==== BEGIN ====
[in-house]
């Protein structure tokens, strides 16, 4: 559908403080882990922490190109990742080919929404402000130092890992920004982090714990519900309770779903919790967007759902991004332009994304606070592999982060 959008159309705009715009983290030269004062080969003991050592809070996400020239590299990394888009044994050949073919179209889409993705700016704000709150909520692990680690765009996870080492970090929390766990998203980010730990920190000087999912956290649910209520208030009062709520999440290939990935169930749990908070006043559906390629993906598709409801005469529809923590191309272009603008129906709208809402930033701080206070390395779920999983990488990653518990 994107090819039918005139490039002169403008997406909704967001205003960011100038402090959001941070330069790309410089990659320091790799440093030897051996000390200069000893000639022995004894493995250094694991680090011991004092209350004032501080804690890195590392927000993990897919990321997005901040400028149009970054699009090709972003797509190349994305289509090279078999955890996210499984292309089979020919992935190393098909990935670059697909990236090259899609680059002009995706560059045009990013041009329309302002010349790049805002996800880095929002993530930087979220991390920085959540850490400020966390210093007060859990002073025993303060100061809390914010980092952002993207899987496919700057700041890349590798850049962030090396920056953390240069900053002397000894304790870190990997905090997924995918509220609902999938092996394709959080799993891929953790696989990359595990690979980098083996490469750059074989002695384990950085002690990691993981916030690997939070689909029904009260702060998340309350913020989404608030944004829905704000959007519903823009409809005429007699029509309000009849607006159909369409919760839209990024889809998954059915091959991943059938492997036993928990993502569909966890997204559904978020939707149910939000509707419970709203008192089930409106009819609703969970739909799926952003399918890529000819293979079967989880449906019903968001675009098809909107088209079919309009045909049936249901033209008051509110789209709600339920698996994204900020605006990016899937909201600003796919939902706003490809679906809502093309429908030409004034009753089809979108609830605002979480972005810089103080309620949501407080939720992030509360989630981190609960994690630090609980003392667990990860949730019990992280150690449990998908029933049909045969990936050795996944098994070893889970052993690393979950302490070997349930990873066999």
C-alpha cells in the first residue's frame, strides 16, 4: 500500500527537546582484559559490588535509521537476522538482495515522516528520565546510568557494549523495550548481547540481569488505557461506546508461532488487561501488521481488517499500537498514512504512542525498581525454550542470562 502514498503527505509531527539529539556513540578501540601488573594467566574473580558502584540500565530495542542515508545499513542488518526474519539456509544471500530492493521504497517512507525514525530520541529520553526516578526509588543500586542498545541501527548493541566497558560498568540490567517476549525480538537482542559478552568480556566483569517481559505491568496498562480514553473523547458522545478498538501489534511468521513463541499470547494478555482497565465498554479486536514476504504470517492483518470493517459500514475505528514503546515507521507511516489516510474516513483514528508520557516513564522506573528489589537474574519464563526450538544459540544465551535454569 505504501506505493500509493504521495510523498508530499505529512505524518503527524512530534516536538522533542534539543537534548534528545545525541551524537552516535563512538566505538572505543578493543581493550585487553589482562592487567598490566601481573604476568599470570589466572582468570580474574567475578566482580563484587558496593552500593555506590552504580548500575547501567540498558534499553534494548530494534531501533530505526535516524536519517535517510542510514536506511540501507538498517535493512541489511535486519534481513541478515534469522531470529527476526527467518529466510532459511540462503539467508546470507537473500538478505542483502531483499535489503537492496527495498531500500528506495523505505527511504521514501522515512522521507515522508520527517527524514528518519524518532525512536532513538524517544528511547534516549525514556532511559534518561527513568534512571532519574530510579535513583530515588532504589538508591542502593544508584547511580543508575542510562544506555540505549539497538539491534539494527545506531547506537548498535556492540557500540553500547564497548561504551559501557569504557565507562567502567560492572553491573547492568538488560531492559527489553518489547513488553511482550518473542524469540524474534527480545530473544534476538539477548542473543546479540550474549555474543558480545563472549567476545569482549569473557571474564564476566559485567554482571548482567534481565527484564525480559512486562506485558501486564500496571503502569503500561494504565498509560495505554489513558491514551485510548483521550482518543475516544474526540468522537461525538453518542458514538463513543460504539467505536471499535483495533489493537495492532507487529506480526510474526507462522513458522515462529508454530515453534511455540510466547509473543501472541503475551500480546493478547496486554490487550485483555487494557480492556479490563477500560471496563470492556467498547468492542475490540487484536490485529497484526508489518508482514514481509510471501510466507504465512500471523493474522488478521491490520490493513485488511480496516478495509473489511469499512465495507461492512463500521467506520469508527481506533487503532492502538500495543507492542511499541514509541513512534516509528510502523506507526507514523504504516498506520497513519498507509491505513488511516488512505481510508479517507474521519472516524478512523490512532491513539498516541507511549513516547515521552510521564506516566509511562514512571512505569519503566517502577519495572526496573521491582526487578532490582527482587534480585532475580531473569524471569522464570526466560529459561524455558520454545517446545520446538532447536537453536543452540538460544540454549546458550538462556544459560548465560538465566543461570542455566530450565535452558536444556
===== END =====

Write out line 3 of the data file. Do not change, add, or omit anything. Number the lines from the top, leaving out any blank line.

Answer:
C-alpha cells in the first residue's frame, strides 16, 4: 500500500527537546582484559559490588535509521537476522538482495515522516528520565546510568557494549523495550548481547540481569488505557461506546508461532488487561501488521481488517499500537498514512504512542525498581525454550542470562 502514498503527505509531527539529539556513540578501540601488573594467566574473580558502584540500565530495542542515508545499513542488518526474519539456509544471500530492493521504497517512507525514525530520541529520553526516578526509588543500586542498545541501527548493541566497558560498568540490567517476549525480538537482542559478552568480556566483569517481559505491568496498562480514553473523547458522545478498538501489534511468521513463541499470547494478555482497565465498554479486536514476504504470517492483518470493517459500514475505528514503546515507521507511516489516510474516513483514528508520557516513564522506573528489589537474574519464563526450538544459540544465551535454569 505504501506505493500509493504521495510523498508530499505529512505524518503527524512530534516536538522533542534539543537534548534528545545525541551524537552516535563512538566505538572505543578493543581493550585487553589482562592487567598490566601481573604476568599470570589466572582468570580474574567475578566482580563484587558496593552500593555506590552504580548500575547501567540498558534499553534494548530494534531501533530505526535516524536519517535517510542510514536506511540501507538498517535493512541489511535486519534481513541478515534469522531470529527476526527467518529466510532459511540462503539467508546470507537473500538478505542483502531483499535489503537492496527495498531500500528506495523505505527511504521514501522515512522521507515522508520527517527524514528518519524518532525512536532513538524517544528511547534516549525514556532511559534518561527513568534512571532519574530510579535513583530515588532504589538508591542502593544508584547511580543508575542510562544506555540505549539497538539491534539494527545506531547506537548498535556492540557500540553500547564497548561504551559501557569504557565507562567502567560492572553491573547492568538488560531492559527489553518489547513488553511482550518473542524469540524474534527480545530473544534476538539477548542473543546479540550474549555474543558480545563472549567476545569482549569473557571474564564476566559485567554482571548482567534481565527484564525480559512486562506485558501486564500496571503502569503500561494504565498509560495505554489513558491514551485510548483521550482518543475516544474526540468522537461525538453518542458514538463513543460504539467505536471499535483495533489493537495492532507487529506480526510474526507462522513458522515462529508454530515453534511455540510466547509473543501472541503475551500480546493478547496486554490487550485483555487494557480492556479490563477500560471496563470492556467498547468492542475490540487484536490485529497484526508489518508482514514481509510471501510466507504465512500471523493474522488478521491490520490493513485488511480496516478495509473489511469499512465495507461492512463500521467506520469508527481506533487503532492502538500495543507492542511499541514509541513512534516509528510502523506507526507514523504504516498506520497513519498507509491505513488511516488512505481510508479517507474521519472516524478512523490512532491513539498516541507511549513516547515521552510521564506516566509511562514512571512505569519503566517502577519495572526496573521491582526487578532490582527482587534480585532475580531473569524471569522464570526466560529459561524455558520454545517446545520446538532447536537453536543452540538460544540454549546458550538462556544459560548465560538465566543461570542455566530450565535452558536444556